Posted by: rcottrill | March 30, 2011

Holy Ghost, with Light Divine

Words: Andrew Reed (b. Nov. 27, 1787; d. Feb. 25, 1862)
Music: Mercy, by Louis Moreau Gottschalk (b. May 8, 1829; d. Dec. 18, 1869)
           Arranged by Edwin Pond Parker (b. Jan. 13, 1836; d. May 28, 1925)

Wordwise Hymns
The Cyber Hymnal

Note: The tune, Mercy, was arranged by Edwin Parker from Gottschalk’s piece for piano called “The Last Hope.”

The use of the term “Holy Ghost” for the third Person of the Trinity has fallen into disuse in many circles today. Most Christians speak of the Spirit of God, or the Holy Spirit. In fact, the two words, ghost and spirit, have exchanged meanings, since the King James Version was produced in 1611.

In referring to the virgin birth of Christ, the angel Gabriel said to Mary, “The Holy Ghost shall come upon thee” (Lk. 1:35, KJV). Later, when the resurrected Christ came to His disciples, we read, “They were terrified and affrighted, and supposed that they had seen a spirit” (Lk. 24:37, KJV). Newer translations, such as the New International Version, and the New Living Translation, read “Holy Spirit” in Luke 1:35, and “ghost” in Luke 24:37.

With this change in terminology in view, the title and first stanza of Reed’s hymn are sometimes revised to read “Holy Spirit, Light Divine,” and CH-3 and 4 begin, respectively, “Holy Spirit, Power divine,” and “Holy Spirit, Joy divine.”

Andrew Reed’s hymn is a prayer requesting the ministry of the Holy Spirit in his life. The Bible does not tell us to direct our prayers to Him. We are to pray to our heavenly Father, on the authority of our relationship with Christ, enabled by the Spirit of God. “For through Him [Christ] we both have access by one Spirit to the Father” (Eph. 2:18; cf. Matt. 6:9; Jn. 14:13; 16:24). Since the Holy Spirit is Himself God, it is not heresy to pray to Him; it is simply not the pattern the Scriptures have given to us.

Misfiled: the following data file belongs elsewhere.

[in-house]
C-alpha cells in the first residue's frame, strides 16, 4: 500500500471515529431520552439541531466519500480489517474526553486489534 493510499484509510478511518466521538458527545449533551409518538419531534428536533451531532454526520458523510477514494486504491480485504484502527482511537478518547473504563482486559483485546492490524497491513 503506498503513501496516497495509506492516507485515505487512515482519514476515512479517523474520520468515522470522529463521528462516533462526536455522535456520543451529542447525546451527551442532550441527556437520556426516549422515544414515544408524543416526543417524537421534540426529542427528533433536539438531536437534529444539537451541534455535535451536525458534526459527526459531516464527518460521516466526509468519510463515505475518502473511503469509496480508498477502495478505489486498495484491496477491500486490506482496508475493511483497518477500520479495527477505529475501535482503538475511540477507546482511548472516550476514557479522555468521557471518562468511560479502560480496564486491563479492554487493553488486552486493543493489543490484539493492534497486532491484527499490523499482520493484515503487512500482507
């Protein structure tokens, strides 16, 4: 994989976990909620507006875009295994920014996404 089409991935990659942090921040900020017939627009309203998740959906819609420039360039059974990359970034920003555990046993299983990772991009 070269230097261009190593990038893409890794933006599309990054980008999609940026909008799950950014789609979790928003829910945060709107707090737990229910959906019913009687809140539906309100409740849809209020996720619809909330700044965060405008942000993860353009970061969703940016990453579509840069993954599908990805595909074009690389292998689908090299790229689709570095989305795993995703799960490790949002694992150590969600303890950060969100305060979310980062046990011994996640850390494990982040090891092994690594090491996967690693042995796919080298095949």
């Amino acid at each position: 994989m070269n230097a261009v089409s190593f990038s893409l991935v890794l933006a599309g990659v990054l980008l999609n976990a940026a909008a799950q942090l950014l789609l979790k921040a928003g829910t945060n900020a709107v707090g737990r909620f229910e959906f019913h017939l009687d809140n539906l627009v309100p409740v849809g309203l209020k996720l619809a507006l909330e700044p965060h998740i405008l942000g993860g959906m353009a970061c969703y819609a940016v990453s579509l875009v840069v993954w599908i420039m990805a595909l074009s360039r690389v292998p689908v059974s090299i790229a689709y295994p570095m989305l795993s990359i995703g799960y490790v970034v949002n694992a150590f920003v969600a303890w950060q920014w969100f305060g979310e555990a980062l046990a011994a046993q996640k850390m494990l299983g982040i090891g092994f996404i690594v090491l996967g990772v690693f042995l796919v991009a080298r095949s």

Leaving that aside, let’s consider this hymn. In the four stanzas commonly used today, there is a noticeable progression.

In CH-1, the author asks for the illumination of the Spirit. It is the work of the Spirit of God to reveal the Person of Christ to us, in order to bring glory to Him (Jn. 16:14). Also part of His ministry is the opening of our understanding to grasp the spiritual truths of God’s Word (I Cor. 2:9-10, 12). This is further explained in Reed’s seldom used second stanza.

Let me see my Saviour’s face,
Let me all His beauties trace;
Show those glorious truths to me
Which are only known to Thee.

As we come to a deeper understanding of these things, we become more and more aware of how far short we come of God’s holy standard (Rom. 3:23). With that in mind, Andrew Reed prays for the Spirit to cleanse him (CH-3), and bring a renewal of the joy of his salvation (CH-4) (cf. Ps. 51:7, 12).

We might challenge the plea in CH-5 for the Holy Spirit to “dwell within this heart of mine.” There is ample Scripture to show that the Spirit of God indwells each Christian heart (Rom. 5:5; I Cor. 6:19-20; II Cor. 1:21-22; 5:5) . “If anyone does not have the Spirit of Christ, he is not His [he is not a Christian at all]” (Rom. 8:9).

But without reading too much into Reed’s words, there is perhaps a parallel to Paul’s prayer (to Christians) “that Christ may dwell in your hearts through faith” (Eph. 3:17). Christians without Christ? Impossible. But the word dwell can have the sense of settle down and be at home in. The NLT correctly paraphrases the text, “I pray that Christ will be more and more at home in your hearts.”

That would certainly fit Reed’s lines. And the rest of the fifth stanza, as well as the seldom used sixth stanza, show that his intended desire is that the Lord reign supreme within him.

Holy Spirit, all divine,
Dwell within this heart of mine;
Cast down every idol throne,
Reign supreme, and reign alone.

See, to Thee I yield my heart,
Shed Thy life through every part;
A pure temple I would be,
Wholly dedicate to Thee.

1) In First Corinthians 3:16 asks, “Do you not know that you are the temple of God?” The Greek word translated “you” is plural. The text means that all who make up the body of Christ are, corporately, a spiritual temple of the Spirit of God (cf. Eph. 2:22). What does this imply about the priorities and work of the local church (see I Cor. 3:16-17)?

2) The Bible also speaks of each individual Christian as a “temple” of the Holy Spirit (I Cor. 6:19-20) What does this suggest about Him? And about how we should act?

Wordwise Hymns
The Cyber Hymnal


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